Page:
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Digital Tech to Help Malaysia Attain Sustainable Development Goals

Digital Technology for Sustainable Development Goals

The Malaysian Prime Minister recently stated that digital technology will play a critical role in the achievement of the Sustainable Development Goals (SDGs). However, innovation will most likely affect progress in both positive and negative ways.

The deployment of new technologies is seen to be essential in achieving the SDGs, considering the need for accelerated progress to fulfil the goals by 2030.

At the same time, as new technologies are usually unavailable to marginalised populations, it will be a key challenge to ensure that no one is left behind, as new innovations often exacerbate existing divides in society between those who can benefit and those who are left behind.

The PM noted that with the current speed of innovation, many opportunities and risks are still unknown but could rapidly crystallise without regulators being able to respond in a timely manner.

Hence, a mindful approach towards the Fourth Industrial Revolution is necessary, the PM stated in his speech at the opening of Malaysia SDG Summit 2019.

Also present at the event were the Economic Affairs Minister, his deputy and United Nations Resident Coordinator for Malaysia, Singapore and Brunei.

The PM also said that in fulfilling its sustainable development goals, there would be challenges faced by Malaysia and other nations across the globe. Chief among the major global concerns over the last few decades is climate change.

The Prime Minister indicated that other concerns include the degradation of forest, marine and freshwater resources; increase in certain hydro-meteorological and geomorphological events; the decline in food production capacities and other environmentally driven economic systems.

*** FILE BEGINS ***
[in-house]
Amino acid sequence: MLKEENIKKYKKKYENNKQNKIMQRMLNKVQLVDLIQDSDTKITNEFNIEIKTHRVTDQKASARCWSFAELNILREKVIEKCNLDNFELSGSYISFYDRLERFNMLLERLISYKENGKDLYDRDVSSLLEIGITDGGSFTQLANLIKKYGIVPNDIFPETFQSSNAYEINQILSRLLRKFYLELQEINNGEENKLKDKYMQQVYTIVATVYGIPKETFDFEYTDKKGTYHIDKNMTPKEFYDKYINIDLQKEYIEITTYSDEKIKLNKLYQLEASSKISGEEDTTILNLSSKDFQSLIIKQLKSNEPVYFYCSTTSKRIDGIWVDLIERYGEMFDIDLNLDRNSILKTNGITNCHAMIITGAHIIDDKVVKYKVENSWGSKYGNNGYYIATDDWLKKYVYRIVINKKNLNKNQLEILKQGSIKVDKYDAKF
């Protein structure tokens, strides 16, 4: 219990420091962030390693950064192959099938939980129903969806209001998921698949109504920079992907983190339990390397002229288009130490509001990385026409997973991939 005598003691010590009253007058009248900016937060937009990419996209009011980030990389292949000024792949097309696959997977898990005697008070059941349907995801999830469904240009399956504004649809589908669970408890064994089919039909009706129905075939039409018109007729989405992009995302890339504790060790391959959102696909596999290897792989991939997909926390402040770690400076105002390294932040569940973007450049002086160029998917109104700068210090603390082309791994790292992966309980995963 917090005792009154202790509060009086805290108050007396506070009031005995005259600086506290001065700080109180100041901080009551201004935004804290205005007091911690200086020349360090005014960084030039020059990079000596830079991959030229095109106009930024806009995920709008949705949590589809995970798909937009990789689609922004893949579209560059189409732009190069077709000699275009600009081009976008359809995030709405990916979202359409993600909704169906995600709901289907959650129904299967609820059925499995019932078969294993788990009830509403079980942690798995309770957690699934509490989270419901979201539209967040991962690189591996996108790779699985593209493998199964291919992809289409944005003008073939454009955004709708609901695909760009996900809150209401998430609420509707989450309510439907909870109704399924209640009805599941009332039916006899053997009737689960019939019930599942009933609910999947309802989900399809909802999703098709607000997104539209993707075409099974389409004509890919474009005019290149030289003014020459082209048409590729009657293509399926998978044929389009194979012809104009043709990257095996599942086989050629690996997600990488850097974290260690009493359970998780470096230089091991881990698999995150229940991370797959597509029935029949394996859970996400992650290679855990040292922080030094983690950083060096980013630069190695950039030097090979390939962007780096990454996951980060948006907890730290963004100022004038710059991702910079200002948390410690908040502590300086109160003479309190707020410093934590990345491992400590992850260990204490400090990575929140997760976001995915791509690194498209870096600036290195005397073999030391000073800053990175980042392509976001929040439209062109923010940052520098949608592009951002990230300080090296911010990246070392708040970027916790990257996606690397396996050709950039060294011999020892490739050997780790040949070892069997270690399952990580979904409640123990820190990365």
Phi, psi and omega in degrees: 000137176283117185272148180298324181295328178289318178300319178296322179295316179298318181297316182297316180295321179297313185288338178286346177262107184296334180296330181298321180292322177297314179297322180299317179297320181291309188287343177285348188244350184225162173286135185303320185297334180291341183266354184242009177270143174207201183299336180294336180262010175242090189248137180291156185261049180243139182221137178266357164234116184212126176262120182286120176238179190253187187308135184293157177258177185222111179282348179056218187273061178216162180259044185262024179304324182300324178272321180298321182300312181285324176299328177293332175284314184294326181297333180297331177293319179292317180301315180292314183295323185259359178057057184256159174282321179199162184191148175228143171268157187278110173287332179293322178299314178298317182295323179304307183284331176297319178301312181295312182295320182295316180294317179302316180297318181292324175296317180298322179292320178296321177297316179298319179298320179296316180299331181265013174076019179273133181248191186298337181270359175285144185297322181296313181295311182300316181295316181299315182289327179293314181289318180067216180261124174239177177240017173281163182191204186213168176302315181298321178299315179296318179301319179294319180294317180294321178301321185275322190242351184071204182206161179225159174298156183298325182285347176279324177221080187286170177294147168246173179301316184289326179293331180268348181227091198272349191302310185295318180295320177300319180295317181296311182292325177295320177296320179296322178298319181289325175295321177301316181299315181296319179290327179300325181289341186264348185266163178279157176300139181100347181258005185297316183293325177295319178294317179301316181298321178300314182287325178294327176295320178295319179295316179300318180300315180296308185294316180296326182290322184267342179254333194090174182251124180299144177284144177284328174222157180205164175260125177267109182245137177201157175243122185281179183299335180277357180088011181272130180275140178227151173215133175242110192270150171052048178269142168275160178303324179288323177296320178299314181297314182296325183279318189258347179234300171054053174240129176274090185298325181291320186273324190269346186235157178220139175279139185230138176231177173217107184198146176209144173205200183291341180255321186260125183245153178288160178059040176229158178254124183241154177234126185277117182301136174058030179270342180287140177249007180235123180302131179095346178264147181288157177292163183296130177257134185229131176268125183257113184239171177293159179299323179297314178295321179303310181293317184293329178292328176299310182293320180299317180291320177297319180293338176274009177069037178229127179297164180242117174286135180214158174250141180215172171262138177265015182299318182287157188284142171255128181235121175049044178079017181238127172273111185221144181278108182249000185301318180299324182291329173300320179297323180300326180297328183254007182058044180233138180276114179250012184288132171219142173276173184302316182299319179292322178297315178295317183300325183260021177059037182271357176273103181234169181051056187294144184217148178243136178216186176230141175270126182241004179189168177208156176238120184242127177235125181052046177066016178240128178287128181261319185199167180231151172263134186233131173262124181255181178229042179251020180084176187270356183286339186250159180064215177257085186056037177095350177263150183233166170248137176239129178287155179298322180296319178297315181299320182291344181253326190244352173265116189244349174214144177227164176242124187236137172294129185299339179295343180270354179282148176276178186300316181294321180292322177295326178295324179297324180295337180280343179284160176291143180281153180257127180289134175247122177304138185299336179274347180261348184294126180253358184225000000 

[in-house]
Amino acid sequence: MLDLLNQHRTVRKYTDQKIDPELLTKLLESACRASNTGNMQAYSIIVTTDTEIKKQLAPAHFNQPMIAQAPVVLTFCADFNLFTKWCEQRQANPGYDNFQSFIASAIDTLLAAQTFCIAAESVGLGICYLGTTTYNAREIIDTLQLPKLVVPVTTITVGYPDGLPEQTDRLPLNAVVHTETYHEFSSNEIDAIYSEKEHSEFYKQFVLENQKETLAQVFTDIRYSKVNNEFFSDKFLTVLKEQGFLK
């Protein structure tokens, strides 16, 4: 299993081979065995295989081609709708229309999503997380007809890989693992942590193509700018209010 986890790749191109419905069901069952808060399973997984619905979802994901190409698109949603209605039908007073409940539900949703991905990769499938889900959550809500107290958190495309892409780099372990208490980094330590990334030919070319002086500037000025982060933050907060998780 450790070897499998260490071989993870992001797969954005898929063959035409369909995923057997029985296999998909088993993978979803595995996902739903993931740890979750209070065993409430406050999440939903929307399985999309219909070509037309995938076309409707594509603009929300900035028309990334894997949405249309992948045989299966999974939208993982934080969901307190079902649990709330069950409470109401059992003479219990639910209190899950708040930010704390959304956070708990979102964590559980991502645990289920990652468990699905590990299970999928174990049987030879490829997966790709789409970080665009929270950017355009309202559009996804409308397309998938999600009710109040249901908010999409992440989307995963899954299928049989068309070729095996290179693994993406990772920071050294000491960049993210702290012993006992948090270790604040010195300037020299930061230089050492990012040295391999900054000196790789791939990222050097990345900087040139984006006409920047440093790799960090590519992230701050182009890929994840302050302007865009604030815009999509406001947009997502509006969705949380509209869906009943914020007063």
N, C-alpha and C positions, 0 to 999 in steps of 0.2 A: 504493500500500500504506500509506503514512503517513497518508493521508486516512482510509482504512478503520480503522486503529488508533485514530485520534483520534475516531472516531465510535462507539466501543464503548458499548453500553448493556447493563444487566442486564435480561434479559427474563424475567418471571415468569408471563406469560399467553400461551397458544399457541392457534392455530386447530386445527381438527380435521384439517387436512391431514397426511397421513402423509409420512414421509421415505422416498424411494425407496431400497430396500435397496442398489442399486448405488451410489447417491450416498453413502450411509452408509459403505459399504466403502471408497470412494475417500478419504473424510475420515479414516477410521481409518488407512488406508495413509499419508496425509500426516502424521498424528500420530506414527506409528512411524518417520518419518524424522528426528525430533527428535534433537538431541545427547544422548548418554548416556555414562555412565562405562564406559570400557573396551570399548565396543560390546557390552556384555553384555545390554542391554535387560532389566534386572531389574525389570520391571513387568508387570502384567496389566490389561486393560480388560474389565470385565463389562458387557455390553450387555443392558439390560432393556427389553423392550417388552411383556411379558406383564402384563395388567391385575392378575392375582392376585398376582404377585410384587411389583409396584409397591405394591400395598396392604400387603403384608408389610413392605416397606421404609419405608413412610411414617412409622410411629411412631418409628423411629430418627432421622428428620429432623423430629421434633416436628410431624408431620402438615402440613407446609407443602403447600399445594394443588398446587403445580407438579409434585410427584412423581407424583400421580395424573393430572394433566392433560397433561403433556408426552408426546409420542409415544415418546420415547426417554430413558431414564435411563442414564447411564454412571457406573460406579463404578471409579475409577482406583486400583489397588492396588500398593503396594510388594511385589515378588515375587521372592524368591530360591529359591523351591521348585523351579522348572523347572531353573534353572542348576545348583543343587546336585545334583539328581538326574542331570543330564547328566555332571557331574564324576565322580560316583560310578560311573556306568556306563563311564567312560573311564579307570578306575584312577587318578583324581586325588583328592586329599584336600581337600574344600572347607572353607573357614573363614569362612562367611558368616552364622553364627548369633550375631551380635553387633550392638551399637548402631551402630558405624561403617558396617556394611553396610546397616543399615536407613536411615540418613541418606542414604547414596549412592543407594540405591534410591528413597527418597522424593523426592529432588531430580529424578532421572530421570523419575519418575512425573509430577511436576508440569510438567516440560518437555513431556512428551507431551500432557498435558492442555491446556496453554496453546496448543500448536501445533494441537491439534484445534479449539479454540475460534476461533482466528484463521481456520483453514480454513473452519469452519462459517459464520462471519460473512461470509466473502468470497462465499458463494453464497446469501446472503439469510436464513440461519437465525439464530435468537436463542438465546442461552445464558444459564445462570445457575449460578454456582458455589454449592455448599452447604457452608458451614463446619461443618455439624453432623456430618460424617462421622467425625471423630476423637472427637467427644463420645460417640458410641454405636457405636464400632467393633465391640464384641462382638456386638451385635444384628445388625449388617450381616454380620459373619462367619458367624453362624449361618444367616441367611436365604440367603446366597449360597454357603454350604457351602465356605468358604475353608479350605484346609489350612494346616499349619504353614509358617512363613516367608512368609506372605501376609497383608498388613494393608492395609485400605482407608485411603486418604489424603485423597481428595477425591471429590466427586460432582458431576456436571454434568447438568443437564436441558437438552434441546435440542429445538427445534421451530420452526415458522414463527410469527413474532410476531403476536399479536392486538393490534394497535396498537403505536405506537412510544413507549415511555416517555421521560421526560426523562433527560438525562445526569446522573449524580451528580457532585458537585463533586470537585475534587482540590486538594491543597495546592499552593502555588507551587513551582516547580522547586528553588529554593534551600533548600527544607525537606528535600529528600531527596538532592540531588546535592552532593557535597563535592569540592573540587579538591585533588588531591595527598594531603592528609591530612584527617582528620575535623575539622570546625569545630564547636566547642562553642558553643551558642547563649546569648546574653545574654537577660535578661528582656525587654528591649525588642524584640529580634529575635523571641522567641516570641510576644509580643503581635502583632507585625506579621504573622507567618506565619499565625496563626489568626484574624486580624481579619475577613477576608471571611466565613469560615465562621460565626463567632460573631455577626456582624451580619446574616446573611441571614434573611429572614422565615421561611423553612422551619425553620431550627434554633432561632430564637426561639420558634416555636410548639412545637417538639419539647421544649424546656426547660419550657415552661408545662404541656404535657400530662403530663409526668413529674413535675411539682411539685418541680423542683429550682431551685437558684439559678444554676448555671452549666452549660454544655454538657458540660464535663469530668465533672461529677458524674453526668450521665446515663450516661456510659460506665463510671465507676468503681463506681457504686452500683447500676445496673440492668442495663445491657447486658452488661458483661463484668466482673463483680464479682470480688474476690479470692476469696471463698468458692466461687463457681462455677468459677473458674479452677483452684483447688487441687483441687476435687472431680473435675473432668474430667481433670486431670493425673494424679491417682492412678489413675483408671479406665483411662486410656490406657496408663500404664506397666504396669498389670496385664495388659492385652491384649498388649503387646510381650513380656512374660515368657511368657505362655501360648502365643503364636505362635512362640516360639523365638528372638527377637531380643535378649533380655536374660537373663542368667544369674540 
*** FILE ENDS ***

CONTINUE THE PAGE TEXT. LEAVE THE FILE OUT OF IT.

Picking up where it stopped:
This includes climate change’s ethical-justice issues namely environmentally induced displacements and migration, the deprivation and sustenance of certain livelihood activities, and the safety and well-being of the more marginalised sectors of society.

It is therefore crucial that Malaysia finds the right balance between growth and measures needed to address climate change, environmental degradation and sustainable utilisation of Malaysia’s natural endowment.

In his speech, the PM reiterated Malaysia’s commitment to institutionalising the SDG within its Shared Prosperity Vision 2021-2030.

Since gaining Independence in 1957, Malaysia has consistently taken into account the economic, social and environmental aspects in its development plans.

Moving forward with the SDGs, Malaysia recognises the social complexity of resolving sustainable development problems that will require coordinated action by a range of stakeholders.

This will include government agencies at different levels of government, non-profit organisations, the private sector, academia, organised civil society and individuals.

Malaysia has put in place an institutional framework to facilitate the operationalisation of the SDGs at all levels. Efforts will continue to be taken to ensure coordinated action involving all sectors of society.

The Prime Minister said in line with the country’s Shared Prosperity Vision 2030, Malaysia will focus on governance reforms based on two core principles, namely integrity and good governance.

The principles of integrity and good governance will be applied across six identified sectors including political governance, public sector administration, public procurement, legal and judicial, law enforcement and corporate governance.

This is expected to result in favourable outcomes such as strengthening accountability and integrity, elevating the credibility of the legal system in tandem with social change and improving the people’s perception and trust towards public administration and institutions.

The PM also highlighted that to achieve the ambitious global SDGs, which include ending poverty, improving global health, ensuring universal education and mitigating climate change by 2030 would require a substantial amount of funding.

The expected financial burden is beyond the capacity of the government, and cannot be met by official development assistance. The role of the private sector, as well as updated financial markets, will be essential.


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